by Anthony Salvanto, Jen De Pinto, Sarah Dutton, Fred Backus
Donald Trump, the national front-runner, keeps his big lead in two of the three early states of New Hampshire and South Carolina, but now Texas Sen. Ted Cruz has moved past Trump into a lead of his own in Iowa.
Florida Sen. Marco Rubio remains in double digits in New Hampshire and South Carolina, and Governor Chris Christie has now shown upward movement in New Hampshire, doubling his support there in the last month.
The backdrop to all this is a mood of anxiety - both economic and personal security - pervading the GOP electorate in these early states. Nine in ten in all states feel the country is now a more dangerous and insecure place, including 95 percent of Iowa GOP voters who say that, and nine in ten feel the nation's economic system is one that hurts them instead of benefits them. Terrorism and national security are now specifically front-and-center on primary voters' minds: in Iowa, 61 percent say it is their top decision-making criteria for candidates, ahead of the economy; in New Hampshire, 66 percent cite terrorism and security ahead of 28 percent on the economy.
Ted Cruz, building on momentum he first showed in our polling last month, has overtaken Trump in Iowa with a big boost from evangelical voters and specifically, from the former backers of Ben Carson. Trump's support remains stable, but Cruz's influx of converts is more than enough to help take the lead.
As most Iowa Republicans say terrorism and security are their number-one criteria for judging a candidate, Trump and Cruz are running even among them. But of the one in five Iowans who say "faith and religious values" matter most -- above even handling terrorism and the economy -- Cruz is crushing Trump by more than five to one, and that's the difference in the race along issue lines.
Much of Trump's stability in Iowa comes from having committed supporters: forty-four percent of them say they've decided and won't change their minds. Trump has also kept almost all the supporters he had from last month, among those re-interviewed.
Ted Cruz's supporters are a little less firmly decided, and more say they "probably won't change," as opposed to being decided. And there is still a lot of potential for movement overall in Iowa, as only 31 percent of voters are "firmly" decided, a contrast from those supporting Trump, in particular.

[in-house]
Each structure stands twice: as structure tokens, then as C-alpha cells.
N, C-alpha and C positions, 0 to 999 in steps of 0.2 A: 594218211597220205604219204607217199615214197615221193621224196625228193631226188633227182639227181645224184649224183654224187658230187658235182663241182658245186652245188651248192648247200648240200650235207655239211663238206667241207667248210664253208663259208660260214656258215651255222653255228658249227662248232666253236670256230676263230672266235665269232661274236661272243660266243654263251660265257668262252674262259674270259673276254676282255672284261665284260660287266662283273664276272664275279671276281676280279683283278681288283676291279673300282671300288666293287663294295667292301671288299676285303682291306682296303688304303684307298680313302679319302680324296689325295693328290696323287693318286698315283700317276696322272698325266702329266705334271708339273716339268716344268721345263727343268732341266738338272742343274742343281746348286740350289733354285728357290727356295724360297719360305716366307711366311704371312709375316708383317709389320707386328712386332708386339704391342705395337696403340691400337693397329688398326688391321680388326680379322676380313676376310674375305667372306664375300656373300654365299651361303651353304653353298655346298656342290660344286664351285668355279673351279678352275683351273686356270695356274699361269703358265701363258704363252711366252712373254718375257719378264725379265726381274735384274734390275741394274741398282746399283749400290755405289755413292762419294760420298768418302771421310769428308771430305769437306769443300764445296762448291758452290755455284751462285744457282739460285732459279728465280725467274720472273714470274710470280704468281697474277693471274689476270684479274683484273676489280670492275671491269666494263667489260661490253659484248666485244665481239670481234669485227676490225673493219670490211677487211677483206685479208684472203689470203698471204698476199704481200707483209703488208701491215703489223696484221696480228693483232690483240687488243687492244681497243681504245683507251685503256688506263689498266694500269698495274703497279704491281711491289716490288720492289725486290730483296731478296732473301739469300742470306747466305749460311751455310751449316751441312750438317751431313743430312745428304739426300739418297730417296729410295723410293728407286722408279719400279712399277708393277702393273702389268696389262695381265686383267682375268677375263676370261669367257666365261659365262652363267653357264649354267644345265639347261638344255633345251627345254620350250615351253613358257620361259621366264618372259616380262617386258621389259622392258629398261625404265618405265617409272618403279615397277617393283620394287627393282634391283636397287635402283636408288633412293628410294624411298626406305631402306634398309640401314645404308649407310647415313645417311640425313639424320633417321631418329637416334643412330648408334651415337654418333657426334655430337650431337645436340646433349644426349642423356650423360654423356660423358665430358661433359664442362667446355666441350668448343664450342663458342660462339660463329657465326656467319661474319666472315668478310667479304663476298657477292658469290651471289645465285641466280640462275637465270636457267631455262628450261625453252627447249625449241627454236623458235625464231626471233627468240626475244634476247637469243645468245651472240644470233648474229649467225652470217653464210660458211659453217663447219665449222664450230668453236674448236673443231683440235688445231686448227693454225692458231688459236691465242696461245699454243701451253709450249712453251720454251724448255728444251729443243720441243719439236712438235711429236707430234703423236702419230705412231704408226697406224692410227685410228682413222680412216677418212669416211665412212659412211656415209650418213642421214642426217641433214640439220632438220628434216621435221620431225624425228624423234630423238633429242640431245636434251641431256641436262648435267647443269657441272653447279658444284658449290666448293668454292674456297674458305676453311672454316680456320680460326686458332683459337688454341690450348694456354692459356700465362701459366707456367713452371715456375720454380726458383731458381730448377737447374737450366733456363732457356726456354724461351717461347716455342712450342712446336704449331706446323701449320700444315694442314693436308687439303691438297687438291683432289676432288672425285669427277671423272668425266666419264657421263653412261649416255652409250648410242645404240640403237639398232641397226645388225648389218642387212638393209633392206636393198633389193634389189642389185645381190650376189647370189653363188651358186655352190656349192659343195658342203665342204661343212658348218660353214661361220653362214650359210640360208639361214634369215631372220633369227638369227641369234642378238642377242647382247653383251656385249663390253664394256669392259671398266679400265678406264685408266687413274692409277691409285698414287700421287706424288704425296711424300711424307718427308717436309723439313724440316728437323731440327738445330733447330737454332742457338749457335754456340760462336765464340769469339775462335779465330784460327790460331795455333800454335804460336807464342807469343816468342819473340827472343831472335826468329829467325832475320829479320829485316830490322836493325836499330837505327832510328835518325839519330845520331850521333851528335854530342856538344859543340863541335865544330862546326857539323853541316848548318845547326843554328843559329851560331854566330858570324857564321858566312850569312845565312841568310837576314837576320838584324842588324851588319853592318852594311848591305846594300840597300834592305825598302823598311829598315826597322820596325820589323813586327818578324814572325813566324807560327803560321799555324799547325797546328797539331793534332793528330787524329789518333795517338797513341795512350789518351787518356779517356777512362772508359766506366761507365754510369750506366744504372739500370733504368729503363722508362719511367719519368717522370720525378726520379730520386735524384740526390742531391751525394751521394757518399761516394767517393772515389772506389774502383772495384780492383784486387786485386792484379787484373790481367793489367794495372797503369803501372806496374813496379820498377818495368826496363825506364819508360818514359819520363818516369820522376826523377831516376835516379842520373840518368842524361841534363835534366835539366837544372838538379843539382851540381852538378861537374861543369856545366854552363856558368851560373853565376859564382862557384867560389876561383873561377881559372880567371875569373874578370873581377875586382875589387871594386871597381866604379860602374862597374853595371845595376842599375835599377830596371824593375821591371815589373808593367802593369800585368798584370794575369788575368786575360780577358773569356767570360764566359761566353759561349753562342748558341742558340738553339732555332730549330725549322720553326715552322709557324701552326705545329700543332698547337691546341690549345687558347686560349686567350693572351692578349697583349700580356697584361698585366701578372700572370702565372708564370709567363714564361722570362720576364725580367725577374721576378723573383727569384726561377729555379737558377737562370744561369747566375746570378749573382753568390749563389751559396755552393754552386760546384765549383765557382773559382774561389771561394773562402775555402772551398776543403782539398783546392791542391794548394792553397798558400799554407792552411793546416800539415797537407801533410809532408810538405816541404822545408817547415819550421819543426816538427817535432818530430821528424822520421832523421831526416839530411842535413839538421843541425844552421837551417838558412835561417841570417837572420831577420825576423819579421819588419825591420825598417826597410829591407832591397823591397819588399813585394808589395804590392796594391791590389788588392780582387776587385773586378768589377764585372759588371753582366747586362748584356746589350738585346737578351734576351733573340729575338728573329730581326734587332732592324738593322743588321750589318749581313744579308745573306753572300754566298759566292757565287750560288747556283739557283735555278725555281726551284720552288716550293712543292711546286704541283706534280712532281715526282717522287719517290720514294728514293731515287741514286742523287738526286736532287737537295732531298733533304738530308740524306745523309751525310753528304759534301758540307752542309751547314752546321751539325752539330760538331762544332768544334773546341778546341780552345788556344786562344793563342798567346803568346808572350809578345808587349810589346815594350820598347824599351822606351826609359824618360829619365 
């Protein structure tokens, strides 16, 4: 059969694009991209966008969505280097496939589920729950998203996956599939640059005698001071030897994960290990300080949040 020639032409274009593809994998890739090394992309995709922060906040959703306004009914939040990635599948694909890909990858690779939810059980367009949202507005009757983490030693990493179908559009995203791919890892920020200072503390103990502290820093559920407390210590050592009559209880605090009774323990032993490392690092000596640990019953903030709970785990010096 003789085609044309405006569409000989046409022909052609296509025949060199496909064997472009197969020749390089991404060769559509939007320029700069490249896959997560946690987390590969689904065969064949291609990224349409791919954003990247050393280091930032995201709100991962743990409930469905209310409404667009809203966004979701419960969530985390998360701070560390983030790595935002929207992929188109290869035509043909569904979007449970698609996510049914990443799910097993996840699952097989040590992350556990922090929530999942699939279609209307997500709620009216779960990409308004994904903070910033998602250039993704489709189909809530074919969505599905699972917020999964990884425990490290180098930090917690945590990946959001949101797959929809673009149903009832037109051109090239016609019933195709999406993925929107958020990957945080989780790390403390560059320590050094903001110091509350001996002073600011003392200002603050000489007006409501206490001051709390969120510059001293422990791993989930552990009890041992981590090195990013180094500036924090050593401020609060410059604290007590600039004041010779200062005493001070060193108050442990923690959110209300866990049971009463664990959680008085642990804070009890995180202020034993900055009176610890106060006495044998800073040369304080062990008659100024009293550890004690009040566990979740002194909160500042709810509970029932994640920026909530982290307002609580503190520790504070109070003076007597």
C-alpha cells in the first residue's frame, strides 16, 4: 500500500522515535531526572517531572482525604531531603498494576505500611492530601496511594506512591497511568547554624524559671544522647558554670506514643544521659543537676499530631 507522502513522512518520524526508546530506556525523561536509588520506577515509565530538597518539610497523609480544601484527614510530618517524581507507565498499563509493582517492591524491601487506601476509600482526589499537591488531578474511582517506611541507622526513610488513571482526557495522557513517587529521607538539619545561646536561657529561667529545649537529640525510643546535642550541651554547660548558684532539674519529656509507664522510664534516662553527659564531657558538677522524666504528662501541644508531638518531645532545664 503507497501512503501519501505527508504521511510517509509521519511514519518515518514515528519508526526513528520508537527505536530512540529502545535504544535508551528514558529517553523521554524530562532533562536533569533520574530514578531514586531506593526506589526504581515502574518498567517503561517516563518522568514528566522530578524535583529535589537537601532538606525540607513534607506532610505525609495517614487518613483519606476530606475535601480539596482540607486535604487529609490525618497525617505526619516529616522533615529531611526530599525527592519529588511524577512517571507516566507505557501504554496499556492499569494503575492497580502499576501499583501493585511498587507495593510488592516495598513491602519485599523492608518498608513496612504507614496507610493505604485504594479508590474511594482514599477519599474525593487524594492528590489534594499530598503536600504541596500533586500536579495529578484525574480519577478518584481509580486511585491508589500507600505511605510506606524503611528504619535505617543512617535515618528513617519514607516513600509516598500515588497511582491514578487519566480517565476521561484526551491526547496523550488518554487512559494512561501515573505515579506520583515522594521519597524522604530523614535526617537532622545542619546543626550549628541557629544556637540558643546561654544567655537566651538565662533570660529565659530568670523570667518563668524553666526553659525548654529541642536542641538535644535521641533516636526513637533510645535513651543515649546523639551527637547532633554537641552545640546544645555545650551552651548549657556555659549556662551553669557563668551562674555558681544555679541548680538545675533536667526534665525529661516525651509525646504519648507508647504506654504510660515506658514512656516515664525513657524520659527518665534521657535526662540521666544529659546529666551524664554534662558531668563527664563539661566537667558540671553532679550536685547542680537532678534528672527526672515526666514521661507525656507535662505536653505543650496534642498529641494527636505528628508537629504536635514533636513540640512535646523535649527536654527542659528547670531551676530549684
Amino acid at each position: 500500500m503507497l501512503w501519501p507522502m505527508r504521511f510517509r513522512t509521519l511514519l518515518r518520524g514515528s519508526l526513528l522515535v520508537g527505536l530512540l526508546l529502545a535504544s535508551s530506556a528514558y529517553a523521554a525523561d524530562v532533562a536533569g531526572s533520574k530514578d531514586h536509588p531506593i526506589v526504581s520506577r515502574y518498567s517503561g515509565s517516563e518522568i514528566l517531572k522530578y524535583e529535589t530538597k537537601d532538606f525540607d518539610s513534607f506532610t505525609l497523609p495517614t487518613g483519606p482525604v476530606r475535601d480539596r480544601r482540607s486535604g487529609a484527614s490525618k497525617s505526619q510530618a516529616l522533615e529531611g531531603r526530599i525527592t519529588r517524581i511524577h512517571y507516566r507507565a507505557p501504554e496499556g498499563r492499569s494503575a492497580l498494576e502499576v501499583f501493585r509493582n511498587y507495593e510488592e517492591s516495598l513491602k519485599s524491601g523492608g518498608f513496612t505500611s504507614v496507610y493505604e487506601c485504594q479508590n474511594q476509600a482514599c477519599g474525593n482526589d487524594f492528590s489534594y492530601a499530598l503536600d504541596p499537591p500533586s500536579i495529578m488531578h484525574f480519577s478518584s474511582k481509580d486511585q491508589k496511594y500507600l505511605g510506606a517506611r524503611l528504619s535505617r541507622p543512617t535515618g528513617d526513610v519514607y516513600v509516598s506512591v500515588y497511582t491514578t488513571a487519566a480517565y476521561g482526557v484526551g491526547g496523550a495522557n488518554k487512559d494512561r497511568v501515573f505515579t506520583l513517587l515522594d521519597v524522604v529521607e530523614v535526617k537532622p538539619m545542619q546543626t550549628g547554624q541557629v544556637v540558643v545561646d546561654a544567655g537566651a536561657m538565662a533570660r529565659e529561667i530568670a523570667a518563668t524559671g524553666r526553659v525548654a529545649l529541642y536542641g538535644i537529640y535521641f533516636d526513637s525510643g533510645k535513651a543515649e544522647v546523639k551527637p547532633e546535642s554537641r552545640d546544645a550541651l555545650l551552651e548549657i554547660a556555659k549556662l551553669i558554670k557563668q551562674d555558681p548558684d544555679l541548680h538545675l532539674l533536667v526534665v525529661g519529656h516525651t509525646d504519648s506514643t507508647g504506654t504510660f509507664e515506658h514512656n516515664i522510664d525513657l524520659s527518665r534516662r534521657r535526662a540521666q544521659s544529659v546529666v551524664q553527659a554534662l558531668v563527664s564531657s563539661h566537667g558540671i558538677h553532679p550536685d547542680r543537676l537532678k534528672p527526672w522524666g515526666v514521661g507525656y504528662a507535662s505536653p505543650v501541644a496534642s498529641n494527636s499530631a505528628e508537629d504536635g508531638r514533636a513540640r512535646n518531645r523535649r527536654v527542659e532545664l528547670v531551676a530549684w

Earlier this fall, Carson had pulled into a tie for the lead with Trump, but has since faded. Former Carson backers re-interviewed this month reported moving more to Cruz than Trump; of the Iowans re-contacted who had supported Carson in November and left him, nearly half -- 47 percent -- went to Cruz and 37 percent to Trump.
Donald Trump keeps a big lead in New Hampshire, where he continues to draw support across the board from conservatives and moderates, from Republicans and the independents who can participate in that primary. He's still up about two-to-one over his nearest competitor. And also in New Hampshire as in Iowa, his supporters call themselves firmly decided, with a plurality of 47 percent saying so, well above the overall number of 32 percent across all voters.
Marco Rubio holds steady in Iowa, at 12 percent and was up from 11 percent last month. Rubio does not draw the levels of support among either the very conservative or evangelicals that Cruz does, but he has moved a few voters from Carson as well, suggesting that he may be fighting with Cruz for the non-Trump portion of voters.
In New Hampshire Rubio is part of a crowded field jockeying for second place, and that battle for second has a new contender in New Jersey Gov. Chris Christie. Christie has more than doubled his own support from just 5 percent last month to 11 percent now, putting him into the mix. Christie appears to have taken a bit of that support from Florida's Jeb Bush and Ohio's John Kasich, and he's polling about as well among conservatives as moderates.
On candidate qualities: Marco Rubio's support appears to be helped by those saying he is electable, as nine in ten of his supporters feel he is. Meanwhile, 76 percent of Donald Trump's new Hampshire supporters describe him as "effective" and a similar percent feel he is "electable." Chris Christie elicits a similar percent of his supporters who describe him as effective.
Donald Trump stirred controversy lately with calls for a ban on Muslims entering the country, but as these surveys show - along with other state and national polls released elsewhere - that controversy hasn't hurt his standing and the plan general finds favor among Republican primary voters. Republicans favor the idea of banning Muslims - 77 percent in Iowa -- including evangelical voters who also favor it in the same large numbers - 75 percent. More generally, 74 percent of Republican voters also like the idea that Trump "says the things he says." They feel these things "need to be discussed."
And voters are talking about Donald Trump - including his. In New Hampshire, a majority of them say they're not just voting for him, they're telling other people they know to vote for him too.
Methodology and complete results can be found below and here. The CBS News 2016 Battleground Tracker is a panel study based on interviews conducted on the internet of registered voters in Iowa, New Hampshire, and South Carolina between December 13-17, 2015 with a total of 3,812 interviews. The poll was conducted by YouGov, an online polling organization.
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